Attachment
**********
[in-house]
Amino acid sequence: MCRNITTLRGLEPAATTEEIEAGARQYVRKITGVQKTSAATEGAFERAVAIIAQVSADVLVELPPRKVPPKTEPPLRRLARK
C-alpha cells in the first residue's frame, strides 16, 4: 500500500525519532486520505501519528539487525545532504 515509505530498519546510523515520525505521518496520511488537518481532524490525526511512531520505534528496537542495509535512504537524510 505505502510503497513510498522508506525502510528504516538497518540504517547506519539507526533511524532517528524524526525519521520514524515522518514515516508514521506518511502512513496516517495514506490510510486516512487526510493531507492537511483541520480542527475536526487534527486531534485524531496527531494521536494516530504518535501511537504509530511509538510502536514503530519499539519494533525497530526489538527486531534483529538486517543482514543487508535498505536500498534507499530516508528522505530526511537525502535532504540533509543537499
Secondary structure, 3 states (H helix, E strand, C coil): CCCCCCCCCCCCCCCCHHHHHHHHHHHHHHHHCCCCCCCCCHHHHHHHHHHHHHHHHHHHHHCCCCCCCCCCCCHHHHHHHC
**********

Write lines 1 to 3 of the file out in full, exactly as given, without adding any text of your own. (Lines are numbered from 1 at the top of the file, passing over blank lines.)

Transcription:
[in-house]
Amino acid sequence: MCRNITTLRGLEPAATTEEIEAGARQYVRKITGVQKTSAATEGAFERAVAIIAQVSADVLVELPPRKVPPKTEPPLRRLARK
C-alpha cells in the first residue's frame, strides 16, 4: 500500500525519532486520505501519528539487525545532504 515509505530498519546510523515520525505521518496520511488537518481532524490525526511512531520505534528496537542495509535512504537524510 505505502510503497513510498522508506525502510528504516538497518540504517547506519539507526533511524532517528524524526525519521520514524515522518514515516508514521506518511502512513496516517495514506490510510486516512487526510493531507492537511483541520480542527475536526487534527486531534485524531496527531494521536494516530504518535501511537504509530511509538510502536514503530519499539519494533525497530526489538527486531534483529538486517543482514543487508535498505536500498534507499530516508528522505530526511537525502535532504540533509543537499